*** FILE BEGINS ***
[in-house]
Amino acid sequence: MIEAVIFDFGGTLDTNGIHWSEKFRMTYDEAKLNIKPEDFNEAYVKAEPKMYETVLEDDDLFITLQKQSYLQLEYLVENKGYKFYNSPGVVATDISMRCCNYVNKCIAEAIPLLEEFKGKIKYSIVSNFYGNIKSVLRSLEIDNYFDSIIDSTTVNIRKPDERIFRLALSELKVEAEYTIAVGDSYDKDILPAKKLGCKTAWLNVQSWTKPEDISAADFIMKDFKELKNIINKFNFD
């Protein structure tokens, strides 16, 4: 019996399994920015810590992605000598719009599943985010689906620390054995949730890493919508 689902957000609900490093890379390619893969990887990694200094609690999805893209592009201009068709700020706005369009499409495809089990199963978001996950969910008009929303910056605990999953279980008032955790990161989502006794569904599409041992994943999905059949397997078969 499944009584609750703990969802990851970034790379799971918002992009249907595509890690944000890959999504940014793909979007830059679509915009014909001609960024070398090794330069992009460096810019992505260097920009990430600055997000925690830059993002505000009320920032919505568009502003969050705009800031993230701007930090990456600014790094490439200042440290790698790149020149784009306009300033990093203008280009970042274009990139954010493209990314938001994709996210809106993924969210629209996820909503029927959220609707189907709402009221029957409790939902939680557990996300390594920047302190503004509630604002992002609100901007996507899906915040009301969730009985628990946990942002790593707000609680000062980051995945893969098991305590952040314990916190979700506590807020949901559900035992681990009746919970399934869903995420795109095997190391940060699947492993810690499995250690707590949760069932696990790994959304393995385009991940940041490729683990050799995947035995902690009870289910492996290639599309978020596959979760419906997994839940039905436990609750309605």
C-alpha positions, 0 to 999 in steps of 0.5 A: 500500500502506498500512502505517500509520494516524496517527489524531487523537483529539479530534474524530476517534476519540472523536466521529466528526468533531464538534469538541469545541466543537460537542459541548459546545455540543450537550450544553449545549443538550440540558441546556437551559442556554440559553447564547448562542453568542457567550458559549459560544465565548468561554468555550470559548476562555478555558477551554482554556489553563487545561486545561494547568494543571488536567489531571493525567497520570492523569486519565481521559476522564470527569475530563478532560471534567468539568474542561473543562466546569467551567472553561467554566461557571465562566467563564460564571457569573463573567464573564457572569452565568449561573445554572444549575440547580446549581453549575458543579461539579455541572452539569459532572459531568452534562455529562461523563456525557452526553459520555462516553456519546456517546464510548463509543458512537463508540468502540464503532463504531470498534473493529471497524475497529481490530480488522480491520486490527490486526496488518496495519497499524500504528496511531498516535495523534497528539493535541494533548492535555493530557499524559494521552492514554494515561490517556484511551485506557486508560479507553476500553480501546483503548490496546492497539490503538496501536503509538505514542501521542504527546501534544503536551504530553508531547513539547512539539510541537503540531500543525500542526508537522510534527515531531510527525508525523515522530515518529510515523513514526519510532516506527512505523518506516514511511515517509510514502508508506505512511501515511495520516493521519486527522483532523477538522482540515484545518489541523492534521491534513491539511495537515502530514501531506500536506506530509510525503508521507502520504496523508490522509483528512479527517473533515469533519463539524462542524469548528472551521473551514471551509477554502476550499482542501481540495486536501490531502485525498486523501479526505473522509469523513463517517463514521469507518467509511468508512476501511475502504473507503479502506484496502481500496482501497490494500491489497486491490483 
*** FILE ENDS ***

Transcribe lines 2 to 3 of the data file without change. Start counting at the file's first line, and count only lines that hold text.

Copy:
Amino acid sequence: MIEAVIFDFGGTLDTNGIHWSEKFRMTYDEAKLNIKPEDFNEAYVKAEPKMYETVLEDDDLFITLQKQSYLQLEYLVENKGYKFYNSPGVVATDISMRCCNYVNKCIAEAIPLLEEFKGKIKYSIVSNFYGNIKSVLRSLEIDNYFDSIIDSTTVNIRKPDERIFRLALSELKVEAEYTIAVGDSYDKDILPAKKLGCKTAWLNVQSWTKPEDISAADFIMKDFKELKNIINKFNFD
């Protein structure tokens, strides 16, 4: 019996399994920015810590992605000598719009599943985010689906620390054995949730890493919508 689902957000609900490093890379390619893969990887990694200094609690999805893209592009201009068709700020706005369009499409495809089990199963978001996950969910008009929303910056605990999953279980008032955790990161989502006794569904599409041992994943999905059949397997078969 499944009584609750703990969802990851970034790379799971918002992009249907595509890690944000890959999504940014793909979007830059679509915009014909001609960024070398090794330069992009460096810019992505260097920009990430600055997000925690830059993002505000009320920032919505568009502003969050705009800031993230701007930090990456600014790094490439200042440290790698790149020149784009306009300033990093203008280009970042274009990139954010493209990314938001994709996210809106993924969210629209996820909503029927959220609707189907709402009221029957409790939902939680557990996300390594920047302190503004509630604002992002609100901007996507899906915040009301969730009985628990946990942002790593707000609680000062980051995945893969098991305590952040314990916190979700506590807020949901559900035992681990009746919970399934869903995420795109095997190391940060699947492993810690499995250690707590949760069932696990790994959304393995385009991940940041490729683990050799995947035995902690009870289910492996290639599309978020596959979760419906997994839940039905436990609750309605």